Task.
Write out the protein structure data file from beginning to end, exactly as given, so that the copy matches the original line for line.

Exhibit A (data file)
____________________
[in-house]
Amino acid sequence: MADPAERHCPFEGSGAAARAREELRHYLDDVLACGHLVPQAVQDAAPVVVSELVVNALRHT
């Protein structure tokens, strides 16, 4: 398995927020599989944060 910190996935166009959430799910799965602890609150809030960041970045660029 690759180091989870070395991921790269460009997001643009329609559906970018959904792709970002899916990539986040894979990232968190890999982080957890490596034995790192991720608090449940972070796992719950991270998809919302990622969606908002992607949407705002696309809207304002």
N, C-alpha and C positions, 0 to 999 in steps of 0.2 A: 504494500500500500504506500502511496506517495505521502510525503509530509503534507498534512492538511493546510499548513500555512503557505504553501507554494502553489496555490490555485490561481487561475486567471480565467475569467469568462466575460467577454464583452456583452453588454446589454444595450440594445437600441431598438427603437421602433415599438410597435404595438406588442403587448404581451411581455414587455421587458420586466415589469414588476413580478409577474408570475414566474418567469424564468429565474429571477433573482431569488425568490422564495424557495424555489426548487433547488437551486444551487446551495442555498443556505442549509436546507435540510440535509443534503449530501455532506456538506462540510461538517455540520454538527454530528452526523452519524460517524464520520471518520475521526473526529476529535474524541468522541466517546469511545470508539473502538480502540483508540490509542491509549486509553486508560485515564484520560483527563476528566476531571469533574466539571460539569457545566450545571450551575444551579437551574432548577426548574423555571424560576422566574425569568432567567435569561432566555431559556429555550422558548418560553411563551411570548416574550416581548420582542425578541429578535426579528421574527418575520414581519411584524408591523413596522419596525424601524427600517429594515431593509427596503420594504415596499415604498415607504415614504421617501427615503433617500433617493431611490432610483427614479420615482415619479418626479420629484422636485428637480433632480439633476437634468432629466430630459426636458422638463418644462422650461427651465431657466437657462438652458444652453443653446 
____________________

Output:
[in-house]
Amino acid sequence: MADPAERHCPFEGSGAAARAREELRHYLDDVLACGHLVPQAVQDAAPVVVSELVVNALRHT
């Protein structure tokens, strides 16, 4: 398995927020599989944060 910190996935166009959430799910799965602890609150809030960041970045660029 690759180091989870070395991921790269460009997001643009329609559906970018959904792709970002899916990539986040894979990232968190890999982080957890490596034995790192991720608090449940972070796992719950991270998809919302990622969606908002992607949407705002696309809207304002």
N, C-alpha and C positions, 0 to 999 in steps of 0.2 A: 504494500500500500504506500502511496506517495505521502510525503509530509503534507498534512492538511493546510499548513500555512503557505504553501507554494502553489496555490490555485490561481487561475486567471480565467475569467469568462466575460467577454464583452456583452453588454446589454444595450440594445437600441431598438427603437421602433415599438410597435404595438406588442403587448404581451411581455414587455421587458420586466415589469414588476413580478409577474408570475414566474418567469424564468429565474429571477433573482431569488425568490422564495424557495424555489426548487433547488437551486444551487446551495442555498443556505442549509436546507435540510440535509443534503449530501455532506456538506462540510461538517455540520454538527454530528452526523452519524460517524464520520471518520475521526473526529476529535474524541468522541466517546469511545470508539473502538480502540483508540490509542491509549486509553486508560485515564484520560483527563476528566476531571469533574466539571460539569457545566450545571450551575444551579437551574432548577426548574423555571424560576422566574425569568432567567435569561432566555431559556429555550422558548418560553411563551411570548416574550416581548420582542425578541429578535426579528421574527418575520414581519411584524408591523413596522419596525424601524427600517429594515431593509427596503420594504415596499415604498415607504415614504421617501427615503433617500433617493431611490432610483427614479420615482415619479418626479420629484422636485428637480433632480439633476437634468432629466430630459426636458422638463418644462422650461427651465431657466437657462438652458444652453443653446 